Stovell’s Wildcrafted Gin

Price:  £42 / 750 mL
Proof: 84
Distiller:
Stovell’s
Origin: England, United Kingdom
Availability:U.K. and Master of Malt.
Rating:  Woody and green at first, the flowers literally bloom on the finish with Meadowsweet and Woodruff capturing the imagination. The juniper is not quite the star here, and the unique flavor profile likely makes it a niche spirit rather than a multitasker. But that being said, it’s unique in the way that it represents England’s botanical heritage in such a thorough manner. It’s worth taking a look at just to drink the British Countryside and only the British Countryside. [Rating:2/5]

Stovell's WIldcrafted ginStovell’s is an award winning restaurant in Chobham, England. and their Wildcrafted Eponymous gin is a partnership of bar manager Geyan Surendran and chefs Kristy and Fernando Stovell.

The concept is simple: local, foraged botanicals. A truly local gin. Nothing is in the gin which cannot and does not grow locally. The only exception to their provenance rule is the juniper, which they source from Croatia due to their concern for the local juniper populations, which are still threatened in the UK.

Among the botanicals, couple standout: both angelica root and seed (toasted) are used, as are red efflorescent clover blossoms. It’s all distilled at low temperatures and then blended and sweetened with a dash of local honey. They go into a great deal of detail about their methodology on their site, so if you want to learn more, why not hear in their words. Let’s get on to the tasting notes.

Impressions

The spirit arouses the olfactory sense with a surprisingly gentle, green scent of juniper. Angelica and green nuance as well; however, it’s quite classic and understated at first breath.

The palate is a green garden of herbal notes which start dark and quite arboraceous, before ending with a floral lift. At first, dark green notes, nettle, kale, a little bit of ligneous tree bark. Overall, sylvan and foresty with an enigmatic character. As you stay with it, hints of licorice, and fennel, woodruff, turning subtly sweeter and more literally floral. While I get some creamy notes of Meadowsweet here, I’m lost in a menagerie of green. It’s a perplexing spirit that defies convention, but while never seeming quite foreign.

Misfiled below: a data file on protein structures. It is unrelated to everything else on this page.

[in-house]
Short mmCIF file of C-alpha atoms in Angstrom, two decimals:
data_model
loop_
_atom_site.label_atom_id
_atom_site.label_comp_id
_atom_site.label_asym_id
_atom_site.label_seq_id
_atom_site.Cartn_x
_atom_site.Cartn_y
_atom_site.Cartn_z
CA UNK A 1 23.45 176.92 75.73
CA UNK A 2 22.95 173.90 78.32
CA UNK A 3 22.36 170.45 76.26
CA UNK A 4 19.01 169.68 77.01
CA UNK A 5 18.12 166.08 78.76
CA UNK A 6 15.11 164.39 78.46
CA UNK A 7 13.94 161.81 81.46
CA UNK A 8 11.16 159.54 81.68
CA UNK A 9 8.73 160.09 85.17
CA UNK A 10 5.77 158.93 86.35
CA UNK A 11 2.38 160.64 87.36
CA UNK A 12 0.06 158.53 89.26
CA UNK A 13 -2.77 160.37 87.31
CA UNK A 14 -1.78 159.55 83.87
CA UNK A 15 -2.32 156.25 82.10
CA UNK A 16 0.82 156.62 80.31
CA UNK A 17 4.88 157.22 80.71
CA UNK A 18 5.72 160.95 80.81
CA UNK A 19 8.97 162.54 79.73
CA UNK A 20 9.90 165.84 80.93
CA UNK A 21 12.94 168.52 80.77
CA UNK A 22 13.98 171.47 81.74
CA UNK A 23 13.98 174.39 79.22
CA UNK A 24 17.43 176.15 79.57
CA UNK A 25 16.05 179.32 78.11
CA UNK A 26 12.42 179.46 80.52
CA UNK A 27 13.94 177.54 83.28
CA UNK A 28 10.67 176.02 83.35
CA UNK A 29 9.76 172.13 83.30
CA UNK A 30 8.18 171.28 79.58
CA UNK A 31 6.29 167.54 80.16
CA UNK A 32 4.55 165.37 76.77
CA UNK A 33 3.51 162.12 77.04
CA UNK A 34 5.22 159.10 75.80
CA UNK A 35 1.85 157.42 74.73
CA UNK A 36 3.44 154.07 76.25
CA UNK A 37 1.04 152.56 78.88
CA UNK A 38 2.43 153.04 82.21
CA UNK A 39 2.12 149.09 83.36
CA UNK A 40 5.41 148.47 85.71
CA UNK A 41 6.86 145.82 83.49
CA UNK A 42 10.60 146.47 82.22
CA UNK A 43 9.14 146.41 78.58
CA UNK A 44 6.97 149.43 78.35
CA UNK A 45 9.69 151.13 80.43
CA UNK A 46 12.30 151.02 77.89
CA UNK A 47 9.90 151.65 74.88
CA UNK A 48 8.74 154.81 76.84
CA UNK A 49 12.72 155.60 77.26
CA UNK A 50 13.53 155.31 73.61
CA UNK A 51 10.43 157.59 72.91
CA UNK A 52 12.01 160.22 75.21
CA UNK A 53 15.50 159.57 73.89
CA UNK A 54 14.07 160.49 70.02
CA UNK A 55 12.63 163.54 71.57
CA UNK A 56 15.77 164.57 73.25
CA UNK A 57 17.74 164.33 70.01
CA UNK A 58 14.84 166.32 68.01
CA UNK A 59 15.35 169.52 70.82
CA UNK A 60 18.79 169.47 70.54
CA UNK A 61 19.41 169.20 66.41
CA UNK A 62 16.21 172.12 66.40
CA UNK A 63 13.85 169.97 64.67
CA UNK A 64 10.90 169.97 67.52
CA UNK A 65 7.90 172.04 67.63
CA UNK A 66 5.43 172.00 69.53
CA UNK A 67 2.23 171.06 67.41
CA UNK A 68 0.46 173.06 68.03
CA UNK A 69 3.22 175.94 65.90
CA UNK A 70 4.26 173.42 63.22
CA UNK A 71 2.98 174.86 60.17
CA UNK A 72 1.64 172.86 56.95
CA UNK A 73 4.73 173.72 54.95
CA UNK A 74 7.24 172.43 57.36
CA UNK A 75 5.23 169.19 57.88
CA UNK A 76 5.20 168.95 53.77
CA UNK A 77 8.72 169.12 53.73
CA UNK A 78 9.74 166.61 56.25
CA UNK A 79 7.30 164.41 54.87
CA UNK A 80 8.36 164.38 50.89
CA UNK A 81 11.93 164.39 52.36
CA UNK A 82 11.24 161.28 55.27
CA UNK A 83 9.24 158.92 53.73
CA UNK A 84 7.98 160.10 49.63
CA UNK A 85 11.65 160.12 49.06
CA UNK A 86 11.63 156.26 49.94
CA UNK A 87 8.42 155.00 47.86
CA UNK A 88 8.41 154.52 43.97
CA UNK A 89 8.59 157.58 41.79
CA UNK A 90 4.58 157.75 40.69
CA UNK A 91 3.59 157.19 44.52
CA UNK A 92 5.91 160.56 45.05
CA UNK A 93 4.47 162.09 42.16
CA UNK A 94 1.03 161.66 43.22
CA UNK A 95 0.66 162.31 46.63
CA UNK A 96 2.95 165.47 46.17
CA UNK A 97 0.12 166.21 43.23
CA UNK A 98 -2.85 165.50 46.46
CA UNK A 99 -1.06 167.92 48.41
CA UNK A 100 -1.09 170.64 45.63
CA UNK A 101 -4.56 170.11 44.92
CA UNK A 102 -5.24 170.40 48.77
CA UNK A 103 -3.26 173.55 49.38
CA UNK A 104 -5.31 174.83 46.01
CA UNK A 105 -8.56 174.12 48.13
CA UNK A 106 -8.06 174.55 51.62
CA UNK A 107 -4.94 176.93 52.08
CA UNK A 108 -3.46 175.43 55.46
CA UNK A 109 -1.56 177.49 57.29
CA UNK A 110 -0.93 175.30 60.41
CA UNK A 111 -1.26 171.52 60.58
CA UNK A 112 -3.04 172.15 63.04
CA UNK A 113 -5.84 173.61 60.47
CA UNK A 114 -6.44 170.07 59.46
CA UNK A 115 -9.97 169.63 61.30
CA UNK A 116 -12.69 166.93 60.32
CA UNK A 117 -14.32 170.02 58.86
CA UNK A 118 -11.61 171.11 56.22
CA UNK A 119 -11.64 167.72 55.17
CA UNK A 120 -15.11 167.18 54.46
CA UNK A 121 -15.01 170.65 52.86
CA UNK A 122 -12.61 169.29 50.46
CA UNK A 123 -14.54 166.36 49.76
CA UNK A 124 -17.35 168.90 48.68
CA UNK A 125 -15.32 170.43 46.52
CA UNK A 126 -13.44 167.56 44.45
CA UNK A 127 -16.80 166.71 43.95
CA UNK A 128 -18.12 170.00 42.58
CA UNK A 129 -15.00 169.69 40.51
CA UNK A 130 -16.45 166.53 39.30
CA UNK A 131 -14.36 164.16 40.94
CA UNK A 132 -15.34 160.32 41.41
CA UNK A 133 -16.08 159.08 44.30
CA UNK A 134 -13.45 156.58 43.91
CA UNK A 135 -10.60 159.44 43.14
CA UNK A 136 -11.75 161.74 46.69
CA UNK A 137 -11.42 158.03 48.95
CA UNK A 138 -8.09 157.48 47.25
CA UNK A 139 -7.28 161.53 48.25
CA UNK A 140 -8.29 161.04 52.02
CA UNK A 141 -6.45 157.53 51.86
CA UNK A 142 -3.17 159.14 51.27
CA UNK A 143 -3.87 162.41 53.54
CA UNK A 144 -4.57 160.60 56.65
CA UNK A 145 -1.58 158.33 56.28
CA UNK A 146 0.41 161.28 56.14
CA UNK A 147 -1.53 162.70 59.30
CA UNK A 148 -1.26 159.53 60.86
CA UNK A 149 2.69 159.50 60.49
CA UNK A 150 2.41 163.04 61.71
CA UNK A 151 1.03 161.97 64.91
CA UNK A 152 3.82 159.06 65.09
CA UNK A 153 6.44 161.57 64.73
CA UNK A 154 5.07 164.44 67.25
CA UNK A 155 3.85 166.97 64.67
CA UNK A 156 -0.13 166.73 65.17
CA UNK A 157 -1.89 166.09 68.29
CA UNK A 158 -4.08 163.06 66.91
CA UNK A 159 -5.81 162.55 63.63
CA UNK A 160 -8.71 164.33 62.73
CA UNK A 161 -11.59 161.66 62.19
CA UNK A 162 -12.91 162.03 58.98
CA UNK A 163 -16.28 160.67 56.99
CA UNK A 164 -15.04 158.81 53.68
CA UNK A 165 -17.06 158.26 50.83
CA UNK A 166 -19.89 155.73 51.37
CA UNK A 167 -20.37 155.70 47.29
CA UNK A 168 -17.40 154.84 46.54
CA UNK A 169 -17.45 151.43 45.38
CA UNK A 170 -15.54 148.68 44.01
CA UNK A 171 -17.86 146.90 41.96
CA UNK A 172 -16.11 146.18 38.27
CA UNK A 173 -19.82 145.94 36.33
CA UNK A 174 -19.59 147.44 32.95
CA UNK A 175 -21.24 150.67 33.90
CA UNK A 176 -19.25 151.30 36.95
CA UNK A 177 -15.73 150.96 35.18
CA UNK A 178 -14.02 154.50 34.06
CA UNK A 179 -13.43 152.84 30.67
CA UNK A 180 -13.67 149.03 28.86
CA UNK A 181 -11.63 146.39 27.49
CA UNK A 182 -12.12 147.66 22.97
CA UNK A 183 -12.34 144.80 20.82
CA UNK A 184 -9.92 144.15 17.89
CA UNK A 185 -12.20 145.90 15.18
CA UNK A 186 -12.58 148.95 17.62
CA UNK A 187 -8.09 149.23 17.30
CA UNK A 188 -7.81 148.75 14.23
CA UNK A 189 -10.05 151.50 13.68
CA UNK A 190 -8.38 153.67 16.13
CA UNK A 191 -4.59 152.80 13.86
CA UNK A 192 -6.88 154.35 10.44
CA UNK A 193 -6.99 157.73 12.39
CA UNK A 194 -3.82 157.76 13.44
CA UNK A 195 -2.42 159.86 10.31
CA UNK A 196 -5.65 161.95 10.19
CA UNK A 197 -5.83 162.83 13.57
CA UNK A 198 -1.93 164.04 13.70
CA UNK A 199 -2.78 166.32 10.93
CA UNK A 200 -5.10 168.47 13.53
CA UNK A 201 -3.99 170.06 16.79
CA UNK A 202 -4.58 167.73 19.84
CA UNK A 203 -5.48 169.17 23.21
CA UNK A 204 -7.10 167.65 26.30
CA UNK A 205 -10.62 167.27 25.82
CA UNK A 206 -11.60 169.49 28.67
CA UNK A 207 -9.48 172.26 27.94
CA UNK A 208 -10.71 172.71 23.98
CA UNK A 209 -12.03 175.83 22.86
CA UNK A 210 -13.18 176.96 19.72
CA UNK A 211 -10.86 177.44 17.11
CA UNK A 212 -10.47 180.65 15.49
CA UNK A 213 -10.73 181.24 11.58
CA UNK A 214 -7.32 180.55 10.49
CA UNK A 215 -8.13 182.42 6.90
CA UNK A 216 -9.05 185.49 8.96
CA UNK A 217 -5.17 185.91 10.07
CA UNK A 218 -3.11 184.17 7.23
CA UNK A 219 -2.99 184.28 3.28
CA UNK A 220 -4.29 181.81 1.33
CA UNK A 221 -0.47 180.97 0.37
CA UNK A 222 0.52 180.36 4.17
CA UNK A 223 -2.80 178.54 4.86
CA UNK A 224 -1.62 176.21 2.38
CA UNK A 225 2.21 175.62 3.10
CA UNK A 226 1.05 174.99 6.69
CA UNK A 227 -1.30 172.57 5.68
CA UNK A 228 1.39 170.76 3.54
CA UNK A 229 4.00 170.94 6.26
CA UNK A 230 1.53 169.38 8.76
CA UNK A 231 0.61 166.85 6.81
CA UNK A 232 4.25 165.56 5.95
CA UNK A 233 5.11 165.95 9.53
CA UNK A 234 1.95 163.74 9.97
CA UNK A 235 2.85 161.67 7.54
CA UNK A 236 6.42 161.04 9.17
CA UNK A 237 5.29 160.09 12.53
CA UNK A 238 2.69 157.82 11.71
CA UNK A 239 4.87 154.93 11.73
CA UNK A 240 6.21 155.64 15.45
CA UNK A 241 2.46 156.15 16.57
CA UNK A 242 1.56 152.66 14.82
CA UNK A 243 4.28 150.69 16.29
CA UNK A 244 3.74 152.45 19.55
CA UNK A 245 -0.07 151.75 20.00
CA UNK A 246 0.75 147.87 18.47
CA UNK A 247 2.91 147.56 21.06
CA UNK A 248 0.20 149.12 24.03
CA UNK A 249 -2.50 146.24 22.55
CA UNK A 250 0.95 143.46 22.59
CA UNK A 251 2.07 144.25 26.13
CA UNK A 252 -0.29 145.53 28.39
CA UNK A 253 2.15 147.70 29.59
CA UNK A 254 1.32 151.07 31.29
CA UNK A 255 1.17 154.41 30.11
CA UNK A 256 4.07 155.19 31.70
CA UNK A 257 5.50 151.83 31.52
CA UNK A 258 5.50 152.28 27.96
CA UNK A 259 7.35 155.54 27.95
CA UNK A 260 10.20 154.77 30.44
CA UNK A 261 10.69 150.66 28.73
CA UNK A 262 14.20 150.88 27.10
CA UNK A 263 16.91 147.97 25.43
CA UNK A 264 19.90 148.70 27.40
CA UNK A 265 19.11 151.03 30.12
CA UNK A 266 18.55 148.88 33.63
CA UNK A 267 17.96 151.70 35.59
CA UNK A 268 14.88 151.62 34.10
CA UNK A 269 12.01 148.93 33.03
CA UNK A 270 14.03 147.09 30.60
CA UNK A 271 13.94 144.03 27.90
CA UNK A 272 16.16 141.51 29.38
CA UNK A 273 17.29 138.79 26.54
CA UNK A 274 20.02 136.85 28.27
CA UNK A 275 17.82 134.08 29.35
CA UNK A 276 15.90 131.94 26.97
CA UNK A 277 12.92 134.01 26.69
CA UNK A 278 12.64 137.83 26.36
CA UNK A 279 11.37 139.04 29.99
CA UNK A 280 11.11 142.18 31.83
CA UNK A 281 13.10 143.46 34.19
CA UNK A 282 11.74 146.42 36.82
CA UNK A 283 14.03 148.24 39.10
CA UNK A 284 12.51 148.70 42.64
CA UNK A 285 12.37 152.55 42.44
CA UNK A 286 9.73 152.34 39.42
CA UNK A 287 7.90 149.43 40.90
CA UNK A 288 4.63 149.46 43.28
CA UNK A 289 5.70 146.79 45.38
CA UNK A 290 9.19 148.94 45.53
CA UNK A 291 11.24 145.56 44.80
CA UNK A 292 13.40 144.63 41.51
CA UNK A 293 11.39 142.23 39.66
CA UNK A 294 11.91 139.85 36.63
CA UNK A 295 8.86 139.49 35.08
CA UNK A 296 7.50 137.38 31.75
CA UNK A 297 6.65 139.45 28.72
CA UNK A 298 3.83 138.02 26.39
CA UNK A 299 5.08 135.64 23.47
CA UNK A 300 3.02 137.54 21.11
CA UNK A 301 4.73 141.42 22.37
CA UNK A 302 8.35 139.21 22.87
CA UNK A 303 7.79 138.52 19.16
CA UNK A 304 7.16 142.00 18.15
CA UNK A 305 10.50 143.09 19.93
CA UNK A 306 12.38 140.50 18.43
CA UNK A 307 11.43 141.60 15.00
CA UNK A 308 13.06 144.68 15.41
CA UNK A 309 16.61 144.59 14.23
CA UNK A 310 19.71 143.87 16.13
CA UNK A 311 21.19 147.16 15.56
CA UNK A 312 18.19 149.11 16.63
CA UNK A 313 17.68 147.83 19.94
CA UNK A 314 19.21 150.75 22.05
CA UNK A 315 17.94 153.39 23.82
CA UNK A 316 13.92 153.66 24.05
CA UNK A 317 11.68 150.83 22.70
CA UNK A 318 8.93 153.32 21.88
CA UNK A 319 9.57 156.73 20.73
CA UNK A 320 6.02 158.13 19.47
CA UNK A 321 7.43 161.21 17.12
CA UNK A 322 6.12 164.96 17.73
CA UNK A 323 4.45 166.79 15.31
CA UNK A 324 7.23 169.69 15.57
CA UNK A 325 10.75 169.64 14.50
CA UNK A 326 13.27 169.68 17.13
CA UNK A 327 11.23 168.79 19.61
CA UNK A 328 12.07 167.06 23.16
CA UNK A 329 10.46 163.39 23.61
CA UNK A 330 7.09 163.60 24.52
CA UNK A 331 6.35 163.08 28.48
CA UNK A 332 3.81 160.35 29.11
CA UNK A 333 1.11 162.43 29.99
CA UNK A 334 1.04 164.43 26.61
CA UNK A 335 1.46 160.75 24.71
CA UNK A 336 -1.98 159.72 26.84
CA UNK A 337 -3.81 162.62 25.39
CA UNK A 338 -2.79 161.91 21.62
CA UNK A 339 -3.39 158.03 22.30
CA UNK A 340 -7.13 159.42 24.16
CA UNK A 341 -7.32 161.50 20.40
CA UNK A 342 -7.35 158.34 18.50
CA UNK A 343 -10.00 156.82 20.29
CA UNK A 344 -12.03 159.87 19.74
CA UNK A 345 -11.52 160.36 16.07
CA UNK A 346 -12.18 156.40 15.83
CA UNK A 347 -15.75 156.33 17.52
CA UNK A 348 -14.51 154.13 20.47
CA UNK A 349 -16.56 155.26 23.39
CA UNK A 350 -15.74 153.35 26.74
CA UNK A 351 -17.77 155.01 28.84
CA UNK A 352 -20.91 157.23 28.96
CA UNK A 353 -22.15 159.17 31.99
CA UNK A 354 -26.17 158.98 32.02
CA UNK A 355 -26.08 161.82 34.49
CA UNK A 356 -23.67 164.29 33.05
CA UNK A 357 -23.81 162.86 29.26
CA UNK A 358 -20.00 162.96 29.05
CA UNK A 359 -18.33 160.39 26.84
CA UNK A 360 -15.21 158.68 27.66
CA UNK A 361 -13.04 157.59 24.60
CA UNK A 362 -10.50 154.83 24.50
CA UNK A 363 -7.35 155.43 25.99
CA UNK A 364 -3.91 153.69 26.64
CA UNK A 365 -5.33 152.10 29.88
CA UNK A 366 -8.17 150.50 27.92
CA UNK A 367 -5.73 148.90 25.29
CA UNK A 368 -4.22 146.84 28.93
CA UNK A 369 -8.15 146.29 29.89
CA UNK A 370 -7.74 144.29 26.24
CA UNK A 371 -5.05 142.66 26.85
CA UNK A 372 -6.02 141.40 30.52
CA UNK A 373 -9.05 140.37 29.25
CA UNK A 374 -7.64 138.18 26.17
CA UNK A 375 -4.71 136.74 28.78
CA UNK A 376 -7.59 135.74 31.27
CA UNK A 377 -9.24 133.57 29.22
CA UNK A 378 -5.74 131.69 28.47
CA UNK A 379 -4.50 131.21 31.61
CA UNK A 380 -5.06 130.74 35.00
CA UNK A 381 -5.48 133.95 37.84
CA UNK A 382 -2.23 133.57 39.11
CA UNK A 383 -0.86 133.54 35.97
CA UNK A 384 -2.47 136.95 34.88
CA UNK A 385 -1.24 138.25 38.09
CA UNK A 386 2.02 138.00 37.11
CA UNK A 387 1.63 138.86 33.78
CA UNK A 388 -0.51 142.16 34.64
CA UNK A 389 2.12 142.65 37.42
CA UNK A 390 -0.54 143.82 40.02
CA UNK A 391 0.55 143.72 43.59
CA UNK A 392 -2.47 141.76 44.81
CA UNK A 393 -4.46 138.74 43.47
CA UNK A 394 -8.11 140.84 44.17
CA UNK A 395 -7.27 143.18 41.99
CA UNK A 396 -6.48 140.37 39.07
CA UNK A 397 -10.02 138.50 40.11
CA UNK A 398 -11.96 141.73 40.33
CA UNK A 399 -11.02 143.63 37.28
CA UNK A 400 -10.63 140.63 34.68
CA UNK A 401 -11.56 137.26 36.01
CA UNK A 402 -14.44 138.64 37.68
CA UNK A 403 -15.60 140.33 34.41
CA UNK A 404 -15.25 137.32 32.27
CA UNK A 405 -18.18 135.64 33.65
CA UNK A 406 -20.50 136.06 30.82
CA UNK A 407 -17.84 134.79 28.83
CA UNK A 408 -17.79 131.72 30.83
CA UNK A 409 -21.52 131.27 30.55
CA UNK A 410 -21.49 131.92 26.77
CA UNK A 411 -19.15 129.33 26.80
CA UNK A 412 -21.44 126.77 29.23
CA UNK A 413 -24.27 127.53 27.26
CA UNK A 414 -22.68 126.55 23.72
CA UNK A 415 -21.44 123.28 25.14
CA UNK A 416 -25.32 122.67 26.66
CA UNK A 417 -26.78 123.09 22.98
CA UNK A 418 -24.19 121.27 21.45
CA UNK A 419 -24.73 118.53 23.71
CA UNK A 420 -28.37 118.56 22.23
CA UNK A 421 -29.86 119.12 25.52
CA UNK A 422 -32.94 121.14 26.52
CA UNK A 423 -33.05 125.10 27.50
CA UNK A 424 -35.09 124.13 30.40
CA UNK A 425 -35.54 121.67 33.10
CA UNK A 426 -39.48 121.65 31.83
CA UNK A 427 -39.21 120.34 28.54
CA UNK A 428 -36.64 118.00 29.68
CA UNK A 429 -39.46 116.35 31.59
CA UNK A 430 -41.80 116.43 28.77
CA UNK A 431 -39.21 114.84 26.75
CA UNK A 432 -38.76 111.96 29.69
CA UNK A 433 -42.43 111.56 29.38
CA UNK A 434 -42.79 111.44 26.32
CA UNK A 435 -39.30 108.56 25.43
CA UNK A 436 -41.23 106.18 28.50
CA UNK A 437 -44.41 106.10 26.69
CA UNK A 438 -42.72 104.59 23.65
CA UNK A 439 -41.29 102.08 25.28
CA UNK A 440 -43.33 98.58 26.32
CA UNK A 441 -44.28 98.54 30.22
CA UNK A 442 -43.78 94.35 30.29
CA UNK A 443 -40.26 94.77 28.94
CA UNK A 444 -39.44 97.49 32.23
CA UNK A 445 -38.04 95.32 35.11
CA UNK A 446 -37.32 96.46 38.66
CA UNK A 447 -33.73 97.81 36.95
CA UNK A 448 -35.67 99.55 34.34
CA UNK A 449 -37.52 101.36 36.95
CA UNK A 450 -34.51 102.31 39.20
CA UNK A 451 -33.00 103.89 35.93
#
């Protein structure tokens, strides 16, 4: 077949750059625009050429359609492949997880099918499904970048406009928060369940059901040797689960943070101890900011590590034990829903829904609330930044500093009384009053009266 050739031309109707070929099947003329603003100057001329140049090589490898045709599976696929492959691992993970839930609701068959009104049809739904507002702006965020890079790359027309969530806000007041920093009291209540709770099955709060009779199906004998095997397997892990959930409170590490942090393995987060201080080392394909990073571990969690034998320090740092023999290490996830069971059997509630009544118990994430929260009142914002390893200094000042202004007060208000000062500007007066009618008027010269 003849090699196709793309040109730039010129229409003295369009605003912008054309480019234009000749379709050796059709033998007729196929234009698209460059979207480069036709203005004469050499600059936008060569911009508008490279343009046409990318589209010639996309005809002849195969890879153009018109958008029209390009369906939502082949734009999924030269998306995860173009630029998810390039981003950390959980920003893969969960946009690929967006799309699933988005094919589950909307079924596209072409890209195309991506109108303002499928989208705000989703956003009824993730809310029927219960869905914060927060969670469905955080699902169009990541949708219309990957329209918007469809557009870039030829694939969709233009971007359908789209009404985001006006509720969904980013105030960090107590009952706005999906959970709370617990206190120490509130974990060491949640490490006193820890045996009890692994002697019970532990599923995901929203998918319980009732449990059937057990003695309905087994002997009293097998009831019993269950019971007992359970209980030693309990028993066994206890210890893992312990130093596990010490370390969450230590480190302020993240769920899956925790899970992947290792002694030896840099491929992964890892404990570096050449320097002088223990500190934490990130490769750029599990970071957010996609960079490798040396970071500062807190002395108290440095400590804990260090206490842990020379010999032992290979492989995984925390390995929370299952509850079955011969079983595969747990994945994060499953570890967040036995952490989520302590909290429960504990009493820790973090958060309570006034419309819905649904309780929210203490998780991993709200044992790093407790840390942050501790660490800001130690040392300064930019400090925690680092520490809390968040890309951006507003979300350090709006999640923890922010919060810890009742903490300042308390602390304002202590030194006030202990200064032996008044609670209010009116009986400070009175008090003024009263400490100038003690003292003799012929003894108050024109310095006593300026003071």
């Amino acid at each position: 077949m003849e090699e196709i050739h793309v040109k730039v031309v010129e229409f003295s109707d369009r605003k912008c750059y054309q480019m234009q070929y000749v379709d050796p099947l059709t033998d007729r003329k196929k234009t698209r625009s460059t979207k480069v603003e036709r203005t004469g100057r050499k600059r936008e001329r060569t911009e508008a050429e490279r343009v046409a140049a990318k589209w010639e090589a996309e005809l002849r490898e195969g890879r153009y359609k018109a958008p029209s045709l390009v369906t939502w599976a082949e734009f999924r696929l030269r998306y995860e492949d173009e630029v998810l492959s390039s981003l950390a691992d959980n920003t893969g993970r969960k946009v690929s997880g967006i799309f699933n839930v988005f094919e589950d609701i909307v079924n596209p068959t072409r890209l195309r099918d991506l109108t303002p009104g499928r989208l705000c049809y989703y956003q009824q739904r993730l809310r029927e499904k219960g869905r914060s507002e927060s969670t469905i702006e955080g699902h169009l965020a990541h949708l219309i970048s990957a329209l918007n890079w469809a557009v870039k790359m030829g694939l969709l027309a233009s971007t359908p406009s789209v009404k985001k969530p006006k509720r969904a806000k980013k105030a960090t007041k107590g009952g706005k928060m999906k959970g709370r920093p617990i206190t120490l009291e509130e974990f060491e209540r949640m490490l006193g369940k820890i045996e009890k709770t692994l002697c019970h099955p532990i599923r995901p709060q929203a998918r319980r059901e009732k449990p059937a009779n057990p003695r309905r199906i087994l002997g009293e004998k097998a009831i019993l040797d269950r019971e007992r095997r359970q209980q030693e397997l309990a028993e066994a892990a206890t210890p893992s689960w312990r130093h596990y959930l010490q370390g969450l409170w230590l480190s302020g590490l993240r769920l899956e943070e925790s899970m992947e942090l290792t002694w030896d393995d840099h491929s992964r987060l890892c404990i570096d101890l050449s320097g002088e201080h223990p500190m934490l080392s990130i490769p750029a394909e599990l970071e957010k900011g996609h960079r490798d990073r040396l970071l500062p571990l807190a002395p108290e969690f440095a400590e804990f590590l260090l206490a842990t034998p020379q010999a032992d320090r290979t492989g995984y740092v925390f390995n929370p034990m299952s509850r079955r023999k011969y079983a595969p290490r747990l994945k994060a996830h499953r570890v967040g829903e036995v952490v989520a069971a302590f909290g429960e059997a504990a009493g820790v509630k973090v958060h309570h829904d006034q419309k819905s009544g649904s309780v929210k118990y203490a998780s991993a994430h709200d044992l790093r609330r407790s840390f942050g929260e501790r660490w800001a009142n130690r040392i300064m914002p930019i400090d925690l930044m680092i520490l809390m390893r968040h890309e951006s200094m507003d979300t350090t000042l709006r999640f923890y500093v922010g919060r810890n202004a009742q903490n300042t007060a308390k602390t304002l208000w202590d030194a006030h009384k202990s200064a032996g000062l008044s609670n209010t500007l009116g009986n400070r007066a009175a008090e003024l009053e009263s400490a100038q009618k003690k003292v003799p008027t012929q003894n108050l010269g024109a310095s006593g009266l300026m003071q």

Overall, I have a hard time going one way or the other. On its own, it’s interesting. If I had a full sample, I would be keen to put this to work in a line of cocktails, as I think it could go either way. I don’t know what direction this woodsy gin might go. But it is unique, and merits a closer look. Though it may be divisive, as they left many non-UK botanicals behind (coriander, citrus, orris), what remains is truly the UK’s botanical heritage. And for all of the talk of place, it might be the only gin on the British market that rests solely on the region’s environmental heritage, and not its historical heritage.

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Readers' Reviews

Last updated September 2nd, 2015 by Aaron

3 thoughts on “Stovell’s Wildcrafted Gin

  • September 2, 2015by David Schofield

    Aaron,
    I have really wanted to try this Gin since I first heard of it, it sounds like a very good concept Gin. Your ratings are always pretty much in line with my own views so was disappointed for this Gin when seeing your rating. However, your comments give me a glimmer of hope that this may still have something of interest…has anyone else had a chance to sample this Gin?
    Regards, David.

  • September 3, 2015by AaronPost author

    I love the concept, so I tried to highlight the positive in it. I think it’s awesome to embrace the British part of gin’s heritage rather than the European Colonial spice-trade side of it. That aside, I think there’s some off notes within the woody character that I found a little off-putting. It’s hard to identify exactly what’s throwing the off note since I’m less familiar with some of those botanicals’ individual distillates and how they come across in gin. But something is contributing an earthy/woody note that is a little discordant, and contributing a resiny bitterness that I think detracts from the many good things going on in here. I think its far from a failed-experiment (as I hope the review highlights) but I think this particular batch could benefit from some refinement and editing.

    Let me know what you think, I’m pretty sure you can still get one of those 30 mL samples from Master of Malt (without needing to commit to a full 750mL)
    Cheers,
    Aaron

  • September 3, 2015by David Schofield

    Thanks Aaron,
    All praise to Master of Malt and their sample sized bottles, they’re great to get a flavor although I nearly always find I’m wanting more. No doubt I’ll add it to my next order from MoM, once I’ve got through the existing back log of Gins waiting for me to taste.
    Regards, David.

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